Like it or not, the heir cannot be disinherited to prevent his assuming the title. If there is a living person and the lawful successor to a title, he cannot be displaced unless convicted of a crime. During the Regency there was no way to disclaim a peerage except by not using it and not sending in a request for a seat in the House of Lords.
About Angel Comes to the Devil’s Keep
Huntington McLaughlin, the Marquess of Malvern, wakes in a farmhouse, after a head injury, being tended by an ethereal “angel,” who claims to be his wife. However, reality is often deceptive, and Angelica Lovelace is far from innocent in Hunt’s difficulties. Yet, there is something about the woman that calls to him as no other ever has. When she attends his mother’s annual summer house party, their lives are intertwined in a series of mistaken identities, assaults, kidnappings, overlapping relations, and murders, which will either bring them together forever or tear them irretrievably apart. As Hunt attempts to right his world from problems caused by the head injury that has robbed him of parts of his memory, his best friend, the Earl of Remmington, makes it clear that he intends to claim Angelica as his wife. Hunt must decide whether to permit her to align herself with the earldom or claim the only woman who stirs his heart–and if he does the latter, can he still serve the dukedom with a hoydenish American heiress at his side?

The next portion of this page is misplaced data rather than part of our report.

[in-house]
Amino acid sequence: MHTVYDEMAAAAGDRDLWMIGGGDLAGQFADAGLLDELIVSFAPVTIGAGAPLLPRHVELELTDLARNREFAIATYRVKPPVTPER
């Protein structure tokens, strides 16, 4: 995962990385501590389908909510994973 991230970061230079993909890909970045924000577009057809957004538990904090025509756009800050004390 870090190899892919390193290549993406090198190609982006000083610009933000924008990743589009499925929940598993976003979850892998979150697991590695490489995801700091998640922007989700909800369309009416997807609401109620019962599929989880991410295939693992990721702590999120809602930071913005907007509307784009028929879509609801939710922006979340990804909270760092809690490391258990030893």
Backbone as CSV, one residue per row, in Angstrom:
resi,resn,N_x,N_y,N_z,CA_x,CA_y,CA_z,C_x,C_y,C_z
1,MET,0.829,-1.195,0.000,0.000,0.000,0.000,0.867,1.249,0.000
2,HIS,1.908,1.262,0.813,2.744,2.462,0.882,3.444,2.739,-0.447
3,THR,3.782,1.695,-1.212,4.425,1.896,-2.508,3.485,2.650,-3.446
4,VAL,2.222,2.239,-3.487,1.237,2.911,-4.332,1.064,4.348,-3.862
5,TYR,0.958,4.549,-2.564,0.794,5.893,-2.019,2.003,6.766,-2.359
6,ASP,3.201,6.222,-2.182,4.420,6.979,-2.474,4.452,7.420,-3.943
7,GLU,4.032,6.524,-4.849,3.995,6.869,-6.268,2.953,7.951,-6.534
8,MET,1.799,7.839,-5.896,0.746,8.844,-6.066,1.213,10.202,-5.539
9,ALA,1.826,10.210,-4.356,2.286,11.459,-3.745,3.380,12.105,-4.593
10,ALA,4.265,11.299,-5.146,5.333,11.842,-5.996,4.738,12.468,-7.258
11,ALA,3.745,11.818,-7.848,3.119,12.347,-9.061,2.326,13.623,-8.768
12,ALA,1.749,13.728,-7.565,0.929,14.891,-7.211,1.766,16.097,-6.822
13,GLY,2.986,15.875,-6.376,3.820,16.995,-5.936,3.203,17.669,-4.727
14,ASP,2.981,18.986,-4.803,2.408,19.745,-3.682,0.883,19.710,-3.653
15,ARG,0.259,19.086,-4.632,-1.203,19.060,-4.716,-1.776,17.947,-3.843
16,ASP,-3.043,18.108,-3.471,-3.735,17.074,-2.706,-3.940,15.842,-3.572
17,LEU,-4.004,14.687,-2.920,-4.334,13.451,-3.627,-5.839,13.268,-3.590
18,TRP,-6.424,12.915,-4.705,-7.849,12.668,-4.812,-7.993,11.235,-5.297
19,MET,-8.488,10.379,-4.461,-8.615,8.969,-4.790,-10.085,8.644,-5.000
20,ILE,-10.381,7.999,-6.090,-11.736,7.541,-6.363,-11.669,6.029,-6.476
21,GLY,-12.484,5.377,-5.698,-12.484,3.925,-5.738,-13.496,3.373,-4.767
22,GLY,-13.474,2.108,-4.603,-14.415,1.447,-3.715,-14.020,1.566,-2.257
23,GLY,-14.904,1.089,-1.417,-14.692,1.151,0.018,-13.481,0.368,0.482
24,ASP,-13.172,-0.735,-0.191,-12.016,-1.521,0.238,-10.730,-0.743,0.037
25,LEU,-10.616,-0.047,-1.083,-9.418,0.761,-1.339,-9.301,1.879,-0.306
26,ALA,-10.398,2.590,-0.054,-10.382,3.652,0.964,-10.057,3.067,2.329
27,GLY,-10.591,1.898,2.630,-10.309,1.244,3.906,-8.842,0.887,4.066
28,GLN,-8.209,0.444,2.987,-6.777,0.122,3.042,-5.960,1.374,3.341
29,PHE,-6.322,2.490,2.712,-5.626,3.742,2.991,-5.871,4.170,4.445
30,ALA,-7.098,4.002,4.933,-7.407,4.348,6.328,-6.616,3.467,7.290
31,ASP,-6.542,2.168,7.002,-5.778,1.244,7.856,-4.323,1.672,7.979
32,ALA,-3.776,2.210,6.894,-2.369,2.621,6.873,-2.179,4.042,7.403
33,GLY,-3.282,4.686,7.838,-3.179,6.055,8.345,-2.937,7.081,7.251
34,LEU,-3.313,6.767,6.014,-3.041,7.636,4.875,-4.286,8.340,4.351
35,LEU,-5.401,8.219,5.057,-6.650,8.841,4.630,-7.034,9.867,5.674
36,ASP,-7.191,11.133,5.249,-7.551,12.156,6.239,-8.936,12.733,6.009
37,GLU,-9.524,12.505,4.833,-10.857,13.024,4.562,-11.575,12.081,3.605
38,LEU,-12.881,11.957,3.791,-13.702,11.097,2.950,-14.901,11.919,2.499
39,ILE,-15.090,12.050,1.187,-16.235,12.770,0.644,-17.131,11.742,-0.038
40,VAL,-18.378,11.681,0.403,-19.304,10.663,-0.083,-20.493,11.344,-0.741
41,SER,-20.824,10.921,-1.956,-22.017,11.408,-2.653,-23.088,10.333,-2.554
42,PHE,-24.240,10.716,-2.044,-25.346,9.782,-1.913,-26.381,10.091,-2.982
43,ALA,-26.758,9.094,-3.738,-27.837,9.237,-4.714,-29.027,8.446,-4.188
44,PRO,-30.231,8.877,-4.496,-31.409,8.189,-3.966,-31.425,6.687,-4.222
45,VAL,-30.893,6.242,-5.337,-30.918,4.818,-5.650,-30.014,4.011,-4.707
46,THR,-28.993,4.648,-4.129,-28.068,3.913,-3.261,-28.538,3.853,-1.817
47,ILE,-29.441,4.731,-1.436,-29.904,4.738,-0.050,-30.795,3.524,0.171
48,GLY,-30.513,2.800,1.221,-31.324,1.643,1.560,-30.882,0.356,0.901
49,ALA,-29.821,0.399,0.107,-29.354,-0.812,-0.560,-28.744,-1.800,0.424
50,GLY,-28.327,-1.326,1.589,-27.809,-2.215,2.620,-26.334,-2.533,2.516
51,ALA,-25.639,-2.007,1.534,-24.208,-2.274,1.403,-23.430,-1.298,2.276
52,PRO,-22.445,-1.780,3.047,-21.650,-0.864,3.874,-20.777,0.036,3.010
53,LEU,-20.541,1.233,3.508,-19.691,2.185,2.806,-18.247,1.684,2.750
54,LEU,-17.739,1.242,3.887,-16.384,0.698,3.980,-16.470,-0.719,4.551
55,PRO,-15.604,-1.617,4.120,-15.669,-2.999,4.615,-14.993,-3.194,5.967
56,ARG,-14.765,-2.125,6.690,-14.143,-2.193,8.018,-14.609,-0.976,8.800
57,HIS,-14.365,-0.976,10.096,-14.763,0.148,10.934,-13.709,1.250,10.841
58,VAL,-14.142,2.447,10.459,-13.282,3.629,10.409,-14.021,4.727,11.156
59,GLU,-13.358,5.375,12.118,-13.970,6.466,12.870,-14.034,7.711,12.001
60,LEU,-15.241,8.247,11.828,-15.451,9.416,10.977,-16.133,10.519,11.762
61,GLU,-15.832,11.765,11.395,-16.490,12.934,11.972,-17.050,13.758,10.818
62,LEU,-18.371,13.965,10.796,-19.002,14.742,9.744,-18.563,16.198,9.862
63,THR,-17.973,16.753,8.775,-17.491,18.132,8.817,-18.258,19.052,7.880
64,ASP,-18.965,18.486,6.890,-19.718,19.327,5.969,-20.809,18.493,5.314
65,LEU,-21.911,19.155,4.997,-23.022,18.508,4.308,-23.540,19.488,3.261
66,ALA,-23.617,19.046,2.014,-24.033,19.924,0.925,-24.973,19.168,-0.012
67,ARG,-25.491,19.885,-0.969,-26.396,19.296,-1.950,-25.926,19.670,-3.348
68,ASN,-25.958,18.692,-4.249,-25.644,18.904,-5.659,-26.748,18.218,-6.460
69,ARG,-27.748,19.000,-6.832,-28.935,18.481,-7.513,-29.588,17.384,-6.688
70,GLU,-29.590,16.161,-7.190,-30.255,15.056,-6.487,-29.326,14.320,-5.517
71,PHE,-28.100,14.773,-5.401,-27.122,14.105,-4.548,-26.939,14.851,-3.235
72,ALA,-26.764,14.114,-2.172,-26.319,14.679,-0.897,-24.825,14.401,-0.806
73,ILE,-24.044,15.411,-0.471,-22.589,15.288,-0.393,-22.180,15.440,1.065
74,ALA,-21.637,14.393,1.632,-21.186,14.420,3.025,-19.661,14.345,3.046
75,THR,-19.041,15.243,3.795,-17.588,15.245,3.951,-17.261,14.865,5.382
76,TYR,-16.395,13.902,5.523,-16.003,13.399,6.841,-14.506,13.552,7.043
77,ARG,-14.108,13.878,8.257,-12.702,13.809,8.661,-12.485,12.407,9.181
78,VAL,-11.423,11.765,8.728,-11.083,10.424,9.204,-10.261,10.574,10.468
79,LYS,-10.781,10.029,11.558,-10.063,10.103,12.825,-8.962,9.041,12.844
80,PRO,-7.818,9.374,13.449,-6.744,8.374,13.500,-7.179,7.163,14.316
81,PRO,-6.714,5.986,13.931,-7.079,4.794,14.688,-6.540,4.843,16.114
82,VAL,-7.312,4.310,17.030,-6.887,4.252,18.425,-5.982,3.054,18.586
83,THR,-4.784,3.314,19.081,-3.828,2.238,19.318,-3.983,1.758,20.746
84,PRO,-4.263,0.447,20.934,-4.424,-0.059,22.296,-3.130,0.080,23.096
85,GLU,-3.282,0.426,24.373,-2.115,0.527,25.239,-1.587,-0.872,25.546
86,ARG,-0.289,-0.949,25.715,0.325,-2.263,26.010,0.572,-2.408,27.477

An early review
Angel Comes to Devil’s Keep is a well-written tale of courage and sacrifice and what women went through in order to marry well in Regency England. The author did her homework and it shows in an authenticity that we don’t often see in Regency romances.
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About the Author
Regina Jeffers, a public classroom teacher for thirty-nine years, considers herself a Jane Austen enthusiast. She is the author of several Austen-inspired novels, including Darcy’s Passions, Darcy’s Temptation, Vampire Darcy’s Desire, Captain Wentworth’s Persuasion, The Phantom of Pemberley, Christmas at Pemberley, The Disappearance of Georgiana Darcy, Honor and Hope, and The Mysterious Death of Mr. Darcy. She also writes Regency romances: The Scandal of Lady Eleanor, A Touch of Velvet, A Touch of Cashémere, A Touch of Grace, A Touch of Mercy, A Touch of Love, and The First Wives’ Club. A Time Warner Star Teacher and Martha Holden Jennings Scholar, Jeffers often serves as a consultant in language arts and media literacy. Currently living outside Charlotte, North Carolina, she spends her time with her writing, gardening, and her adorable grandchildren.